I am a writer and media consultant.
I write about the new opportunities in a post-industrial, postcolonial country and about the unavoidable connection between business, culture and childhood. Children need a healthy economy; a sustainable economy needs it’s children to grow up well but it’s not a trick we’re all good at. My book “The Kids are Alright” is a revelatory piece of reportage about the ordinary parents and children who buck the trend and thrive in a Britain where nobody has any time or money, where health, education and depression amongst children are the worst in the developed world. Like all my work I write to make it colourful, challenging and analytical with the core of unswerving optimism. I have written for the Times Educational Supplement and been quoted in the Independent.
My proudest possession is an Amnesty International award for a filmsabout asylum seekers making out a new life in Glasgow. http://www.simonparsons.co.uk
Business Cliche Number 1
Whenever you hear someone say there’ll be no let up on tough decisions or they won’t shirk the difficult choices ahead you know one thing. Someone else is in for a hard time. Politicians are very fond of talking this way, quite a few managers and company directors too. They seem to think that kind of swagger plays well with their audience but I find it unedifying.
In 1928 a 22 year-old junior engineer from Manchester arrived in Glasgow in the middle of the great depression. He was my Grandfather. Lucky to have a secure job he’d go where-ever the company needed him and this time they’d sent him to install the water coolers at a new ice rink. First he had to recruit a handful of labourers. It might have been the easy bit but when he arrived at the site it was swarming with hundreds men. Most looked like they hadn’t eaten in days. He stood on a crate and looked across the sea of faces. They each stared back. “How many of you are single?” asked my grandfather. Those who put up their hands stepped aside. “How many of you have no children?” They stepped aside too, and so it went on until he’d whittled them down to few enough to talk to, to look in the eye and ask a few more pertinent questions. Most of the unlucky ones walked quietly away but there were a few who lobbed a mouthful of abuse – a parting shot at the young man who had it in his power to let them to starve another day.
All he was trying to do was pick his way through a mean situation – to make tough decisions. He had no training, there were no equal ops laws and with only a crate to stand on and hundreds of hungry men in desperate need, each as capable as the next he had to act.
The trouble with the rhetoric of “taking tough decisions” is it is little more than posturing. I don’t doubt that the person who speaks this way has the resolve to carry their decision through but in conjuring up the image of a tough guy rolling up his sleeves these guys are hiding behind the language.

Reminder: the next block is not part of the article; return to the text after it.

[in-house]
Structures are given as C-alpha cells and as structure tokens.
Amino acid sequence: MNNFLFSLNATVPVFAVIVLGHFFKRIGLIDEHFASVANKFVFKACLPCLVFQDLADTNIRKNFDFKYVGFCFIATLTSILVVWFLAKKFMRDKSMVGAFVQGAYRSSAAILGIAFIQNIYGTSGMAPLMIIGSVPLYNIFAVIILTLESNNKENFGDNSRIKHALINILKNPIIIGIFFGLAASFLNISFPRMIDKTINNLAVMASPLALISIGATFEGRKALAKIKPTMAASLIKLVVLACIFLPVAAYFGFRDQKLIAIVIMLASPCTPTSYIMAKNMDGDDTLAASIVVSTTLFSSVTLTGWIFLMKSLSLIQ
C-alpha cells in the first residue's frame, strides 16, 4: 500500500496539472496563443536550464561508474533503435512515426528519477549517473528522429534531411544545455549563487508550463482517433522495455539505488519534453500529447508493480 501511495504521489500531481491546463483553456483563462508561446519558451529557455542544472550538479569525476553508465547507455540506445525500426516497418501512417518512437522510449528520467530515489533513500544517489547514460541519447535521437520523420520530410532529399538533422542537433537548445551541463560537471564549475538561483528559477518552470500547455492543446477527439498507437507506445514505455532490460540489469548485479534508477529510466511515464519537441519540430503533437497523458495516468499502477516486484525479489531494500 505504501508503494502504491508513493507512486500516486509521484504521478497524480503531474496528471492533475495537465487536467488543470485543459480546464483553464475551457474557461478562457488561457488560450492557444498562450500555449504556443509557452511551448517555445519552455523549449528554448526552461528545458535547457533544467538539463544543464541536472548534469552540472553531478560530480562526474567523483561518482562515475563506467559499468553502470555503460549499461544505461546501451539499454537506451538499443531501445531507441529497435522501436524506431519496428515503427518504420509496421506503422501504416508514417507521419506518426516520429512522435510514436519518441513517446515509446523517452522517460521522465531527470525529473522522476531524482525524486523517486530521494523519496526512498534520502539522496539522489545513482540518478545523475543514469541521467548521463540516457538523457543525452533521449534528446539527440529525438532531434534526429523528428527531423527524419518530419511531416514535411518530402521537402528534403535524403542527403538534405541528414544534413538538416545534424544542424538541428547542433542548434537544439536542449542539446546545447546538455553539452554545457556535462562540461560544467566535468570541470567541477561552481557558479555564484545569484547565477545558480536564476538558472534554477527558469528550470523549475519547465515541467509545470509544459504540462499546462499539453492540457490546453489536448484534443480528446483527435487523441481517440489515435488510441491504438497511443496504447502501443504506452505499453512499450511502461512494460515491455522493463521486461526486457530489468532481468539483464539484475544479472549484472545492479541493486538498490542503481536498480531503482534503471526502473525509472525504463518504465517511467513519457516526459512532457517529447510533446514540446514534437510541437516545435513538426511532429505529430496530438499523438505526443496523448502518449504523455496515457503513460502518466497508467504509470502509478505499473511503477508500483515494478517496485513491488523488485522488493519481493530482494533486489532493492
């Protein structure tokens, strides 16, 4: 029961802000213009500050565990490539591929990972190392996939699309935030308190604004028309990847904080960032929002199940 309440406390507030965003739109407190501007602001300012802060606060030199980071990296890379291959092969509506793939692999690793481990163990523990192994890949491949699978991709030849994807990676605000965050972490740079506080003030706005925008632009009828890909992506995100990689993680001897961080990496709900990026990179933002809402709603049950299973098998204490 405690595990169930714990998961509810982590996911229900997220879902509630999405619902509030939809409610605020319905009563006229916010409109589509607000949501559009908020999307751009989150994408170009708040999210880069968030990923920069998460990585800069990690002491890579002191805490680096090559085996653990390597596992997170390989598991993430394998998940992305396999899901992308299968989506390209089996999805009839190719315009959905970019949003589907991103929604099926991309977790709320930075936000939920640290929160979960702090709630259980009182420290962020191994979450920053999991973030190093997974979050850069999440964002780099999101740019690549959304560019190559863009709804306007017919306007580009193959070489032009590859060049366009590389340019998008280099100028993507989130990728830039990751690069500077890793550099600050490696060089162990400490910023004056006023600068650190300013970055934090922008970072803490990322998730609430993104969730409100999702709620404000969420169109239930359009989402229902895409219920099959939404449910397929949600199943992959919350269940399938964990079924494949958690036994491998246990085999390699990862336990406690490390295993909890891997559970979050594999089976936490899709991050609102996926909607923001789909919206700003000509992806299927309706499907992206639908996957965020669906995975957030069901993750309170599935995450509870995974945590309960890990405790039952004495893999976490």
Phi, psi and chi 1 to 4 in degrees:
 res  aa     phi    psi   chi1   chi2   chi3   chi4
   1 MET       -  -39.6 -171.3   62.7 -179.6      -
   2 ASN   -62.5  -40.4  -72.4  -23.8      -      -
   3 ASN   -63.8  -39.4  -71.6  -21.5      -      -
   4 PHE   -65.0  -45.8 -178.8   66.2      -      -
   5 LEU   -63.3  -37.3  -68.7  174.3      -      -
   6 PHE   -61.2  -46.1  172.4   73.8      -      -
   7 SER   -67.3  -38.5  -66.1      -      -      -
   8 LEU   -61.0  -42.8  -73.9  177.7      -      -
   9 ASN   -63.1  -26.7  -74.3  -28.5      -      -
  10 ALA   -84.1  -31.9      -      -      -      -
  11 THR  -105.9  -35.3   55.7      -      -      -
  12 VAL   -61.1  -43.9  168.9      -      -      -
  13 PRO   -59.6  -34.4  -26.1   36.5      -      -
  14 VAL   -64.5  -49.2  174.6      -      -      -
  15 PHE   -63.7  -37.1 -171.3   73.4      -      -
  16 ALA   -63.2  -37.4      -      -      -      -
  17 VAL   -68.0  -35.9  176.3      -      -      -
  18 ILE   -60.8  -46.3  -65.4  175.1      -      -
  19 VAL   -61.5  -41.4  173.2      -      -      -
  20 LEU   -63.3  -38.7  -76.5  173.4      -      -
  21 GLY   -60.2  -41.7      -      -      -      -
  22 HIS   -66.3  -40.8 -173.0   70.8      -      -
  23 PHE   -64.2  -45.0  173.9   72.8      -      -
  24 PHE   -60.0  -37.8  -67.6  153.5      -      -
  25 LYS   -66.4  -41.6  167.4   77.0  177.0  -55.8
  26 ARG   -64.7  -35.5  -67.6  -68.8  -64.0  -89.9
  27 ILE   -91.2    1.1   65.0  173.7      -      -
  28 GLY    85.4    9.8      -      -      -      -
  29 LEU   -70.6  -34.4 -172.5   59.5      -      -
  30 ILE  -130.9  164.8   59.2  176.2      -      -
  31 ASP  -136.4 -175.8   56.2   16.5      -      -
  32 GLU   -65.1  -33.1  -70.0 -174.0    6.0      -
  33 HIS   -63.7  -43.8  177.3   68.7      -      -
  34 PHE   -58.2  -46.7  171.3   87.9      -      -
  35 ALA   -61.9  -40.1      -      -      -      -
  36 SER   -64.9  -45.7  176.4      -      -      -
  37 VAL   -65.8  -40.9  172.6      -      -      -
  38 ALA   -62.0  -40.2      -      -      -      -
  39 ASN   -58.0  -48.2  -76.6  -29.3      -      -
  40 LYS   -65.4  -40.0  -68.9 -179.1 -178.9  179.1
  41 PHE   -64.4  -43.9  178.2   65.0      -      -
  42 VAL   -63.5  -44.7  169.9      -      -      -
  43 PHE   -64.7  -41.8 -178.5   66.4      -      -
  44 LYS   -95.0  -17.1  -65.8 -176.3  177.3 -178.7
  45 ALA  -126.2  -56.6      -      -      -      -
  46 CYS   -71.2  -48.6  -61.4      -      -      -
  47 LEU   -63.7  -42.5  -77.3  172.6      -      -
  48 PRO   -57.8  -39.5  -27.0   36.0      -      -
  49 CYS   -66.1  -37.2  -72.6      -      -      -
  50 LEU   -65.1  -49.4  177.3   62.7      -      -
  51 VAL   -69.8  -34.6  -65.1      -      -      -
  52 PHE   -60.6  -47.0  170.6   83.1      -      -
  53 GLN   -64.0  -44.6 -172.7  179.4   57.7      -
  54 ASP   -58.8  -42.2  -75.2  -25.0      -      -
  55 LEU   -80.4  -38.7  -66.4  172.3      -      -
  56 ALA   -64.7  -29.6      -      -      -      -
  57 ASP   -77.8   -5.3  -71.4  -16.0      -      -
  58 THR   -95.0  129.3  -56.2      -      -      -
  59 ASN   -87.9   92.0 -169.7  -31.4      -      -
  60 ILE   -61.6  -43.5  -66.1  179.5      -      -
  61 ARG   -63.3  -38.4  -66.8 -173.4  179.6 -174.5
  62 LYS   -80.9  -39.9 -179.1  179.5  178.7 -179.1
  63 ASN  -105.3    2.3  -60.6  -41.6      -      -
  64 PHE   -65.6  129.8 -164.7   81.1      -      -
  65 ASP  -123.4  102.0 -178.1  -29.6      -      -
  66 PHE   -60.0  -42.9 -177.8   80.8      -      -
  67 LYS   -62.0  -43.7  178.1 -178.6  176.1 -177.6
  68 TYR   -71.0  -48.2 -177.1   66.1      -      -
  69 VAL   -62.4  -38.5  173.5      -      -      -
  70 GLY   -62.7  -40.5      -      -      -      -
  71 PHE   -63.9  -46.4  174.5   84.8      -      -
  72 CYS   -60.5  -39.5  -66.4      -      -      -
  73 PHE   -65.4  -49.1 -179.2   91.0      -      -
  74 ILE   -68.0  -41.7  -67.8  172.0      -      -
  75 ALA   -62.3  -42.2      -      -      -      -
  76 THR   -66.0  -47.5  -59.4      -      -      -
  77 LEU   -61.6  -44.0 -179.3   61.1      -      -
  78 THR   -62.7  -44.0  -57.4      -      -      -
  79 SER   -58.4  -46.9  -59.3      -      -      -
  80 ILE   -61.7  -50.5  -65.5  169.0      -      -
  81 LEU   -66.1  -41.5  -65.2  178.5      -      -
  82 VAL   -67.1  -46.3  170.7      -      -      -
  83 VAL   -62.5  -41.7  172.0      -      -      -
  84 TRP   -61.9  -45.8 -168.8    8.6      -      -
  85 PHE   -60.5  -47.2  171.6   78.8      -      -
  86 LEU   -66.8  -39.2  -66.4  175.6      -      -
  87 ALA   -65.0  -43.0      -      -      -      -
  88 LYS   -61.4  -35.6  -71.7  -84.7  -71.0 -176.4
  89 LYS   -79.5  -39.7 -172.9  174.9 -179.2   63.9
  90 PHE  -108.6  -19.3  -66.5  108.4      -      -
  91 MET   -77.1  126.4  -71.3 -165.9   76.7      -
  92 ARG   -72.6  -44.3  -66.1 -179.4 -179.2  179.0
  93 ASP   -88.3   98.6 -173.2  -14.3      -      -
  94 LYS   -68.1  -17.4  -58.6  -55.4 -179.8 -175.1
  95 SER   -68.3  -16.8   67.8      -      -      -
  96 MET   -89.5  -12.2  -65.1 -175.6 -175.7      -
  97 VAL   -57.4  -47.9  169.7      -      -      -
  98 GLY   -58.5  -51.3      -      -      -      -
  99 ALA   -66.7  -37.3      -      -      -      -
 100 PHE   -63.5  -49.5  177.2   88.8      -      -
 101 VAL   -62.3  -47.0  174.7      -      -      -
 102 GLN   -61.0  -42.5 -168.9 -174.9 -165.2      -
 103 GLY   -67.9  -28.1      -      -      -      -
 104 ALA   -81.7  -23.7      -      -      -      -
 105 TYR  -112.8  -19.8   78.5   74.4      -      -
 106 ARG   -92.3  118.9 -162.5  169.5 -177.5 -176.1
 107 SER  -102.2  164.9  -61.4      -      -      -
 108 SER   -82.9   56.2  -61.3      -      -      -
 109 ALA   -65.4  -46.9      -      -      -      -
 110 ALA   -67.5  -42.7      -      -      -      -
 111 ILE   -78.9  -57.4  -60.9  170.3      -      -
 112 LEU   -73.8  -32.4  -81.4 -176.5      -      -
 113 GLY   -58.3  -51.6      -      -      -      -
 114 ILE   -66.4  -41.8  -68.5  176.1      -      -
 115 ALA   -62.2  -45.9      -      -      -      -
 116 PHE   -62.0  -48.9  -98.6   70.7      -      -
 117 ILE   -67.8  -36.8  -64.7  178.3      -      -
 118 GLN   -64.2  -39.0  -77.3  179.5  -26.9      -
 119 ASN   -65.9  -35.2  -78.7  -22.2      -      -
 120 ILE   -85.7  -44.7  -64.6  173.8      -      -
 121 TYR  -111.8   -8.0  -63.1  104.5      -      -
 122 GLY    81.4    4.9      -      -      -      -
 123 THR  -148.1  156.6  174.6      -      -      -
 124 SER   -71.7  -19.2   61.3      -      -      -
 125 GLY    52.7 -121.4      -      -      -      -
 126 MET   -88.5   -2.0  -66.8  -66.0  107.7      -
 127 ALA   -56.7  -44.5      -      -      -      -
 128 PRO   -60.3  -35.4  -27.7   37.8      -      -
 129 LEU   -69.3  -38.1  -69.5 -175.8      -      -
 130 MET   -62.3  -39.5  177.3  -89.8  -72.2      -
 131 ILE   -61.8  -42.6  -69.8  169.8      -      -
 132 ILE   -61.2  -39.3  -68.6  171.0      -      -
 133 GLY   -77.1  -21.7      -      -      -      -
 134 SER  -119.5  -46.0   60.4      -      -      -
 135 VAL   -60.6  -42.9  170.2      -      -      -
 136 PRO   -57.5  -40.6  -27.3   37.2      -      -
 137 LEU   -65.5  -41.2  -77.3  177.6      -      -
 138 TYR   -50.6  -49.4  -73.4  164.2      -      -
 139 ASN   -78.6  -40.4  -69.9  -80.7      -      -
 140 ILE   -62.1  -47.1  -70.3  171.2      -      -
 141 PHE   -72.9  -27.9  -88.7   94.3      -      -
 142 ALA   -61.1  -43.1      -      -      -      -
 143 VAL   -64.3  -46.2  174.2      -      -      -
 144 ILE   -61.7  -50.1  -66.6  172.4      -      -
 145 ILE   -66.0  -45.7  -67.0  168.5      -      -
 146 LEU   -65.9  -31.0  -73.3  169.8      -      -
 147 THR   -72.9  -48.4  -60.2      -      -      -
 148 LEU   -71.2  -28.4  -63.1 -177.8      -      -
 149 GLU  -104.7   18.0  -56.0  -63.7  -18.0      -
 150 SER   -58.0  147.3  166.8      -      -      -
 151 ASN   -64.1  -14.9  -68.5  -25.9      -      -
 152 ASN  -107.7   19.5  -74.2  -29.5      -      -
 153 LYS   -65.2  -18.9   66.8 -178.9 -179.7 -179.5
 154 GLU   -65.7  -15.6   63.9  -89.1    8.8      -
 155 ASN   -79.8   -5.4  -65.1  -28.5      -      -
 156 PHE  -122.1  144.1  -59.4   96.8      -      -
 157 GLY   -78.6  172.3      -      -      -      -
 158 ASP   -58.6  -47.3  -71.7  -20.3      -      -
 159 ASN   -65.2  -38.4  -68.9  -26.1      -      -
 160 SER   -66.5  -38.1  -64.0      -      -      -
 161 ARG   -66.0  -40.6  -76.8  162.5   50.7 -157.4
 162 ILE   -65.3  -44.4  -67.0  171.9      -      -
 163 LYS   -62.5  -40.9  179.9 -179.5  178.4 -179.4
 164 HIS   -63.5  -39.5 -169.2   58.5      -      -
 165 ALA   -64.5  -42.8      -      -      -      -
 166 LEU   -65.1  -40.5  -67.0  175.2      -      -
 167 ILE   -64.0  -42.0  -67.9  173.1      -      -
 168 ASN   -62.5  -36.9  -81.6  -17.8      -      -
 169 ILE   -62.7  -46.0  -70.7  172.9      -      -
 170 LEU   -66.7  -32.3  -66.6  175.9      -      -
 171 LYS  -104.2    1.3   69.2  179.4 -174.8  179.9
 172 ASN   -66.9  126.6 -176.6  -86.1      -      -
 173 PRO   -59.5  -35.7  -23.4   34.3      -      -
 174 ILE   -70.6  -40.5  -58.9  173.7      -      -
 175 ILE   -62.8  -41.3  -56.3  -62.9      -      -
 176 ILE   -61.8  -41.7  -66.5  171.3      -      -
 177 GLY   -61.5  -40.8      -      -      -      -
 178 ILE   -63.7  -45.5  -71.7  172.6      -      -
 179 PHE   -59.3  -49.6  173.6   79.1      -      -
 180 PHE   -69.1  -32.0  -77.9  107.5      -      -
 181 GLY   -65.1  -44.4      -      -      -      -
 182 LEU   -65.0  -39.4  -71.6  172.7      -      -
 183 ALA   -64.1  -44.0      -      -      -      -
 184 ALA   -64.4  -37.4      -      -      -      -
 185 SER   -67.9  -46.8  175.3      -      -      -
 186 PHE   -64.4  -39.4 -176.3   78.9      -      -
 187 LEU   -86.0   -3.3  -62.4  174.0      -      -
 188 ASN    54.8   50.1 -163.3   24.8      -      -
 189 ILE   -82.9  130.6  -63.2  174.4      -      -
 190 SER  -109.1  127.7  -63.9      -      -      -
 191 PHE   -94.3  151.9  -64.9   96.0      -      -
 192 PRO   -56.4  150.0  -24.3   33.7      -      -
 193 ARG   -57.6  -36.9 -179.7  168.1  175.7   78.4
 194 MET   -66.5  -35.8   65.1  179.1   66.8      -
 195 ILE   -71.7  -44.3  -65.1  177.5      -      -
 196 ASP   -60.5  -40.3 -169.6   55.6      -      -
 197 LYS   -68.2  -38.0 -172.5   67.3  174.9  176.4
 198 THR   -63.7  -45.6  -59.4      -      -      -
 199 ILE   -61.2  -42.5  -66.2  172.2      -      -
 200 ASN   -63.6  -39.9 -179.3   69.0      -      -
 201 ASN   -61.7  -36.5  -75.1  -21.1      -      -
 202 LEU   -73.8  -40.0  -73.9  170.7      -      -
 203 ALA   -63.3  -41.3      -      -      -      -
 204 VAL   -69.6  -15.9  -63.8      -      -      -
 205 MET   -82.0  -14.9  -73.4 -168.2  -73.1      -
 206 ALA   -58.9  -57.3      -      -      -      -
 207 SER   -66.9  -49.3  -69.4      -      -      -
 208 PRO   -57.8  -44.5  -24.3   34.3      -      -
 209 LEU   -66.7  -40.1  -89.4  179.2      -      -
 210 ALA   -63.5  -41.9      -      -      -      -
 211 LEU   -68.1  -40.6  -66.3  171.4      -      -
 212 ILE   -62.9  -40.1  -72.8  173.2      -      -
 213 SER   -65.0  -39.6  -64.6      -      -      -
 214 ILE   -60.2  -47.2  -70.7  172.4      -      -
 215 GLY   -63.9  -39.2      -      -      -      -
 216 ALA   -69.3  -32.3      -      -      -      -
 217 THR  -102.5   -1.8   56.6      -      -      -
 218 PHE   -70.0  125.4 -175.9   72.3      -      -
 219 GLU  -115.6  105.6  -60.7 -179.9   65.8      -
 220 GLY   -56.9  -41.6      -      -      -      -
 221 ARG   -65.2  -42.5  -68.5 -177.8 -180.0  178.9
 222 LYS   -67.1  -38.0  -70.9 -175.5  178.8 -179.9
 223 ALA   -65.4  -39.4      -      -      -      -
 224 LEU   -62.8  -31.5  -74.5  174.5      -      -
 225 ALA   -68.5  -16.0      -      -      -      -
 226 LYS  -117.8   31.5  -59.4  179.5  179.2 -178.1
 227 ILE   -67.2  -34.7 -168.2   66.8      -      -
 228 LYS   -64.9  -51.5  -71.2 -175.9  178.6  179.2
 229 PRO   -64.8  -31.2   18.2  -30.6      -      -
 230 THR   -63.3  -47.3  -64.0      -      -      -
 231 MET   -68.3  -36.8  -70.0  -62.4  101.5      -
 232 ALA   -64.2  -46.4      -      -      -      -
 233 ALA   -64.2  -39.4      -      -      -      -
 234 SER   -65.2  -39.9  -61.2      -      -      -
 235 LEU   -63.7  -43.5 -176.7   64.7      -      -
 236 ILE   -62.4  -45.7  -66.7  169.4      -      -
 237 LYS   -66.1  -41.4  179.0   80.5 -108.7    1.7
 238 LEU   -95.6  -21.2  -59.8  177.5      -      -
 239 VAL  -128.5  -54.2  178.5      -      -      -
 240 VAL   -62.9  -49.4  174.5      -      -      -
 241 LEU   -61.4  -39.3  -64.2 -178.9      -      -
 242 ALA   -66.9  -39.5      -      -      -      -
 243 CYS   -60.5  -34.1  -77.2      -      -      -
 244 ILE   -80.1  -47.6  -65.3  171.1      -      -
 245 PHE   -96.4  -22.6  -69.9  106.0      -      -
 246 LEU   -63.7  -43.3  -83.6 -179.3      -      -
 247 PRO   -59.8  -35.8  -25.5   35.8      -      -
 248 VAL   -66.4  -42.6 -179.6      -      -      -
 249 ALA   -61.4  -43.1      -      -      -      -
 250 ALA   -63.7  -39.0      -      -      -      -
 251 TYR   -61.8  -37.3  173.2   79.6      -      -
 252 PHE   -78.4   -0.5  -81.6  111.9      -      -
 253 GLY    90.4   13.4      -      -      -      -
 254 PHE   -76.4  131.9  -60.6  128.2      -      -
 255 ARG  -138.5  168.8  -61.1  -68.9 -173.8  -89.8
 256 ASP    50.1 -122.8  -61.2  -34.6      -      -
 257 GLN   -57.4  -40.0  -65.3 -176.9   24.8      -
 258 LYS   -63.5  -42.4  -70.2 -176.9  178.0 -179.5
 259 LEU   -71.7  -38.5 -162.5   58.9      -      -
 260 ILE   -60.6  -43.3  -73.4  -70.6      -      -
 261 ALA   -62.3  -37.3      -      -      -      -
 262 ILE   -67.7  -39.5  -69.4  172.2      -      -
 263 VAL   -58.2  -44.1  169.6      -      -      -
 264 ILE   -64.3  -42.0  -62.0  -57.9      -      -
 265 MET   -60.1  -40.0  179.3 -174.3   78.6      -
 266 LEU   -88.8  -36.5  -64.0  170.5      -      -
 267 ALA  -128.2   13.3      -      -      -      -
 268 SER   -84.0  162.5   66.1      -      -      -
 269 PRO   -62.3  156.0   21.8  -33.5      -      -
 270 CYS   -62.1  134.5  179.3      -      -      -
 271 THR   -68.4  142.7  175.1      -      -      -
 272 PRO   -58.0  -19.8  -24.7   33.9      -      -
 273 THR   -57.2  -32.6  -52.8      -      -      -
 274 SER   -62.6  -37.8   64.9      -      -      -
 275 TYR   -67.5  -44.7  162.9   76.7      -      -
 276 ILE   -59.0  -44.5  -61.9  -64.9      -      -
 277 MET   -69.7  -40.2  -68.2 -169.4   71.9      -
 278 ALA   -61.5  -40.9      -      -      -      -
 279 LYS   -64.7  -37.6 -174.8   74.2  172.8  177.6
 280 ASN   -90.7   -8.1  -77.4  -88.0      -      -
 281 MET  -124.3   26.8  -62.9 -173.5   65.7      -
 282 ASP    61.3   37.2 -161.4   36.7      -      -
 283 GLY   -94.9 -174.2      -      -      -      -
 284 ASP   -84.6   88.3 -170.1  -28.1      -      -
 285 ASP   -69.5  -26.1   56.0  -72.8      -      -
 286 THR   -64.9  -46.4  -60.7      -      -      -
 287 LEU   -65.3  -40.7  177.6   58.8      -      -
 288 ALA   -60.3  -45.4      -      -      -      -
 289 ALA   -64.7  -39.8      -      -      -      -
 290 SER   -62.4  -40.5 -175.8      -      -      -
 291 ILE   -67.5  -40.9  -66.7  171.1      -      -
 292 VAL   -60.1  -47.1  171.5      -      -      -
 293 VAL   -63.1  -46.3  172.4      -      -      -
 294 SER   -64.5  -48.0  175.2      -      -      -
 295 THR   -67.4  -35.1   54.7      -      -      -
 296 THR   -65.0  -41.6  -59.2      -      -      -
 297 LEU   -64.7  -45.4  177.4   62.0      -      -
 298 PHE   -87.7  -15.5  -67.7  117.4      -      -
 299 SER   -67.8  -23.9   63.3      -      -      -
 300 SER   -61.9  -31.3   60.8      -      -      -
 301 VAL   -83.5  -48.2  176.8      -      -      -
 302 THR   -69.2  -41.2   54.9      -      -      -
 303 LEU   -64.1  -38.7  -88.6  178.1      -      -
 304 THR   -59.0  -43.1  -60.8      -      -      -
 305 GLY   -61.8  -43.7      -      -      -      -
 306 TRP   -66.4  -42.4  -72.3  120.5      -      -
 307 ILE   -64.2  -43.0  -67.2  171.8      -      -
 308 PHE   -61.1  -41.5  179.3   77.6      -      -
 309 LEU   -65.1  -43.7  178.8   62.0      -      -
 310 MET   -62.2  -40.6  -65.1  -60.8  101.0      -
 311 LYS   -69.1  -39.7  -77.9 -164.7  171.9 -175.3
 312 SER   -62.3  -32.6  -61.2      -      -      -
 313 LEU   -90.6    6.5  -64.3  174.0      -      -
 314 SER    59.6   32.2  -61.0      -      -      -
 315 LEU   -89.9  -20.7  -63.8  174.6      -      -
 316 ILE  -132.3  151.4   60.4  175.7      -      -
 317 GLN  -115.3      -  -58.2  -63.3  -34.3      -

The words sketch the outline of a distorted picture where the person wielding the power is drawn as the one making a noble sacrifice and where the other guy; the one on the receiving end is invisible. Taking the really tough decisions needs guts and can be exhausting but when the declaration of toughness is followed as it quite often is by a verbal chaser like “I won’t flinch” the alarm bells should begin ringing.
If any fresh-faced young manager said that to me thinking I’d be impressed I would ask them back – You won’t flinch? Why the hell not? And I’d be genuinely interested in the answer because if they simply meant that they wouldn’t duck the decision that would be fine. But if they meant they wouldn’t give it a second thought I would be worried. Whether you’re going to fire someone, not hire them, make them redundant or any of the millions of other tough things a manager might have to decide upon; on the other end of that tough decision there’s a human-being and that always deserves a second thought.
It’s why the posturing is so tempting. It is easier to act when you can think of yourself as the big guy taking the hit for everyone else but in the long term you’re buying trouble – either for you or the company.
Apart from anything else to sound bellicose without saying much is a bad way to communicate with your team – unless you mean to frighten them. Something I definitely advise against.
Being a manager takes up a massive part of your life. In fact it invades every second of your life – even when you’re off duty, out of phone contact up a mountain in the Snowdonia National Park. A friend will say something that invokes one of your preoccupations in the office and for a moment you’ll back to work, and anything so all-consuming is a profound moral undertaking. It has to be. So when you make tough decision keep the human in front of your mind at all times. I’m not saying you should get emotional. On the contrary. You should behave with dignity and honesty. Like the young man in Glasgow you should know how you made your decision and be open about it, even if you have no time and no information to help you, and if the people you’ve been deciding about disagree that’s their prerogative. Depending just how tough life is about to get for them you might have to endure a bit of a grilling but that’s only fair. If you have done everything for the right reasons you will be able to answer any question.
But if it ever means doing something that you instinctively know to be wrong, or because it makes you feel good to swagger and gloat then that’s not a tough decision; it is a wrong decision.
Favourite Word: 'singularity'
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